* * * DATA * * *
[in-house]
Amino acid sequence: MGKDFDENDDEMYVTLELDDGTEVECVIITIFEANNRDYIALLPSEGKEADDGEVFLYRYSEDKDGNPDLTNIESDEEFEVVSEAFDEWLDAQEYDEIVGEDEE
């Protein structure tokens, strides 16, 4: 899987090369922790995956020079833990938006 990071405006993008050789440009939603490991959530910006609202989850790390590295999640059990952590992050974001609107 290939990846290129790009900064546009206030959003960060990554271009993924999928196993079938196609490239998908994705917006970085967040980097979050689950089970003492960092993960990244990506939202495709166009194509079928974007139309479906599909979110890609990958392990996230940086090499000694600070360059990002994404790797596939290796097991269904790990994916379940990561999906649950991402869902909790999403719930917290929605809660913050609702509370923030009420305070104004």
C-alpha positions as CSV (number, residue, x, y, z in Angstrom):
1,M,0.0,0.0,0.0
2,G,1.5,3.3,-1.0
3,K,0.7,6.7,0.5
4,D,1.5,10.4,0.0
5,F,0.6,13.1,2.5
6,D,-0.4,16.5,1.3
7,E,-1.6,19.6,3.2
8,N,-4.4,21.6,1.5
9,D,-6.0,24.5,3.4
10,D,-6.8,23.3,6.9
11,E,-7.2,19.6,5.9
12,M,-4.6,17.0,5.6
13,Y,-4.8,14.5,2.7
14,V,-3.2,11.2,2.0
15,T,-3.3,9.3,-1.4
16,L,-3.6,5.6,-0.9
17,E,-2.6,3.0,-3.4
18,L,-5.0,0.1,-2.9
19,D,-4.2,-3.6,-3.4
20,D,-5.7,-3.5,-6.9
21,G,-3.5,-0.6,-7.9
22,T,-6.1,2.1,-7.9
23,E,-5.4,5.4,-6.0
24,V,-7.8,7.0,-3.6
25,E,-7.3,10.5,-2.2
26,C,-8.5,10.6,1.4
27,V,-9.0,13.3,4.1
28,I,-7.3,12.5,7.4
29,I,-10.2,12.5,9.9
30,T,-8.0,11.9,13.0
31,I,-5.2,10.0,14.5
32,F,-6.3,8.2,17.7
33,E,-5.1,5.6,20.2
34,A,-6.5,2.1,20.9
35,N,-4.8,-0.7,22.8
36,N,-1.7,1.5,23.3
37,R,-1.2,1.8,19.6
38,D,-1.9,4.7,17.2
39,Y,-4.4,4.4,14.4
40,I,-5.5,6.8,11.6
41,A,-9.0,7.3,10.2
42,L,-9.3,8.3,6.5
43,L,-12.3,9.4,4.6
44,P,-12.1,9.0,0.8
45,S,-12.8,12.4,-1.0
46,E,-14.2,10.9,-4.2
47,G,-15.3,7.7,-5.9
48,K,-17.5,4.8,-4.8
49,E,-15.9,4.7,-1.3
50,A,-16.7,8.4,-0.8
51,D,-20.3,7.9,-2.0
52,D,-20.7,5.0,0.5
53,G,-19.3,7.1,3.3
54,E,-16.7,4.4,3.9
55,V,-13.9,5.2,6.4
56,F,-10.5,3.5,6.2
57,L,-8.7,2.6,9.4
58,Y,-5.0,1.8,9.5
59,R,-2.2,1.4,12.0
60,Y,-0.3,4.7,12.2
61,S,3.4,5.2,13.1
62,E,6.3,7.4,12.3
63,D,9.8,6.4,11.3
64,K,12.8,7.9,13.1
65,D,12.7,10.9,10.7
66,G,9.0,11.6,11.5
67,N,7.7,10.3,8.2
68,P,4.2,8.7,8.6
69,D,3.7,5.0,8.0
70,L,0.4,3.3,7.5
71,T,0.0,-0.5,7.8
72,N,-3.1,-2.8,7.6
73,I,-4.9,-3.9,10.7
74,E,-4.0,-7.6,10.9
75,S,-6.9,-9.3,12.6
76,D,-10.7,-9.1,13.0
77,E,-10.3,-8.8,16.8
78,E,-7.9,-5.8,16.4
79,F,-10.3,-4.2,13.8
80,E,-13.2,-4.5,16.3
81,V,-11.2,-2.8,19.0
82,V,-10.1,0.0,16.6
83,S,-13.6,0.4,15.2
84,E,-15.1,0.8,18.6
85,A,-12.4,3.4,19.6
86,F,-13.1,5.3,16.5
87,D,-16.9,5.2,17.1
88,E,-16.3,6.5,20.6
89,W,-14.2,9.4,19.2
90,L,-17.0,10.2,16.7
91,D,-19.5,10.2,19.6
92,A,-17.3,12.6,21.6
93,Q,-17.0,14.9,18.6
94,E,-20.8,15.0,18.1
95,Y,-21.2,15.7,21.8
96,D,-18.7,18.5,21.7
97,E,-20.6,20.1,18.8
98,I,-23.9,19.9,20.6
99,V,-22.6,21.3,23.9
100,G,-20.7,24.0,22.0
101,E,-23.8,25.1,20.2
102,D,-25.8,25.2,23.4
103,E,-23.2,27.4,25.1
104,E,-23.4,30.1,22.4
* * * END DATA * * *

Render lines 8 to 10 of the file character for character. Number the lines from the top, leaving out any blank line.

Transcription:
4,D,1.5,10.4,0.0
5,F,0.6,13.1,2.5
6,D,-0.4,16.5,1.3